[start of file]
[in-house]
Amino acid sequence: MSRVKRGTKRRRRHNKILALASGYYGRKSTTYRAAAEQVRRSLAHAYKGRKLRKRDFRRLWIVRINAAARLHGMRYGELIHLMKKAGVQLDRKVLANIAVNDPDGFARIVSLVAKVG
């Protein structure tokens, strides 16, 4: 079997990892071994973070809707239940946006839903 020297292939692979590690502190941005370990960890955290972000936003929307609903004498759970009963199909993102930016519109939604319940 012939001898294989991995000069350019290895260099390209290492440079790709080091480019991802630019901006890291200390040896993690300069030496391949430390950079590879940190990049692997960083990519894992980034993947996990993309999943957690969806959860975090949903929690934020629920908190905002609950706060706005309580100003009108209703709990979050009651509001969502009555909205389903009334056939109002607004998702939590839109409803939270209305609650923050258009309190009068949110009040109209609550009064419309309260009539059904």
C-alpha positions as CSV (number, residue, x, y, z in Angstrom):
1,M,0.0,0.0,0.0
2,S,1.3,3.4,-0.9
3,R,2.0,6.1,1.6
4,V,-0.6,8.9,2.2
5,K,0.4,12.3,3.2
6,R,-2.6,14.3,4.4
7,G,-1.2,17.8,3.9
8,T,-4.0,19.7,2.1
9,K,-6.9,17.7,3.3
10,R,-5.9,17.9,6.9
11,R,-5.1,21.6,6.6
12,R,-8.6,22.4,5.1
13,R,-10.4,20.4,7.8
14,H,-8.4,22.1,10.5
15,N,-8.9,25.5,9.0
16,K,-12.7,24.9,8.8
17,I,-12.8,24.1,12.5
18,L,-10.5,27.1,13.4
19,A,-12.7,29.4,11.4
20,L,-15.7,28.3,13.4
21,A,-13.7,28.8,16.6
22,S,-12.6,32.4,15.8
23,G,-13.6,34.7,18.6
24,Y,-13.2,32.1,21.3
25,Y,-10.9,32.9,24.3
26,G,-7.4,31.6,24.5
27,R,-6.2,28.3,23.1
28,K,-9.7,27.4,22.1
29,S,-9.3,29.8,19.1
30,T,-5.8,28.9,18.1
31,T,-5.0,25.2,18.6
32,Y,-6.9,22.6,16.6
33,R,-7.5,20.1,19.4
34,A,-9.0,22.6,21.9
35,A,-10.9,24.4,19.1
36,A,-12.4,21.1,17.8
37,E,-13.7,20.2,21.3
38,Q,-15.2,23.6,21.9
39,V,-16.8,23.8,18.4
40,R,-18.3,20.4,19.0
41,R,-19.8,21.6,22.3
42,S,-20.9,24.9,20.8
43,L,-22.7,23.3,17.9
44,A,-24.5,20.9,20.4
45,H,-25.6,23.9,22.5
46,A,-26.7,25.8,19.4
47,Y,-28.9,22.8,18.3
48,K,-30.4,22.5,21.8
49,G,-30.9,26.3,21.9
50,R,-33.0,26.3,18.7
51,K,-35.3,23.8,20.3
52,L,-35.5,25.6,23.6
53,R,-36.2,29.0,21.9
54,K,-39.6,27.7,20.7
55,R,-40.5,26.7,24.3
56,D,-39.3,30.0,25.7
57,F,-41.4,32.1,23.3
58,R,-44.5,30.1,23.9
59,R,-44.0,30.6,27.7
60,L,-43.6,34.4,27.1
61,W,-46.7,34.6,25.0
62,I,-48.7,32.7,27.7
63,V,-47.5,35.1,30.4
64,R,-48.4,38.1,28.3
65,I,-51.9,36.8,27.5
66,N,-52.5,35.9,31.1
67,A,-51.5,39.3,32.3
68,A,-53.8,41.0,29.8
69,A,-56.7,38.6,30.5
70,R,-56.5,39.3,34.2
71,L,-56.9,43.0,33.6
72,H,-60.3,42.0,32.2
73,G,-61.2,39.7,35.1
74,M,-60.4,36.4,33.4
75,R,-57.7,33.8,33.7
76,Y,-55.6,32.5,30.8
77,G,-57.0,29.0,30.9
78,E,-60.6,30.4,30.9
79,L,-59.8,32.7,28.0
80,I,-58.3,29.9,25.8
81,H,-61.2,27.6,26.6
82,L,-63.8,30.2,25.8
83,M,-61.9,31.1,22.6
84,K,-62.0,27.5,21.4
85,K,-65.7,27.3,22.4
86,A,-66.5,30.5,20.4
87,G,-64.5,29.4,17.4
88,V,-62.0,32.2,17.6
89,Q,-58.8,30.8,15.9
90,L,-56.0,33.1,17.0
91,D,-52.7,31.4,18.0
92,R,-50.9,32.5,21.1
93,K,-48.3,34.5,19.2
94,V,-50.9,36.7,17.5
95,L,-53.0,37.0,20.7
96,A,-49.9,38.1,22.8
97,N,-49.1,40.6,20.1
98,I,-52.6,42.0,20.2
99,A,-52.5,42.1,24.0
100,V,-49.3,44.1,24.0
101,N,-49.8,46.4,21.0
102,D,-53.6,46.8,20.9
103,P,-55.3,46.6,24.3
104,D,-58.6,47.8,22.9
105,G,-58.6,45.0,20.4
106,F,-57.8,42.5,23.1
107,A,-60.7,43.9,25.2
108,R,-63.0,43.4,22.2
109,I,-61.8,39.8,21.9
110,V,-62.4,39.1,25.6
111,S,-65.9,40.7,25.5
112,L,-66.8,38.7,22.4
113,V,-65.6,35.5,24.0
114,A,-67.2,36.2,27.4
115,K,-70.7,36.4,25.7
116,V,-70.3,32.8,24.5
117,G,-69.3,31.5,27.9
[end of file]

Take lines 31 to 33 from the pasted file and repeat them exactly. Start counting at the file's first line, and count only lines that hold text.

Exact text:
27,R,-6.2,28.3,23.1
28,K,-9.7,27.4,22.1
29,S,-9.3,29.8,19.1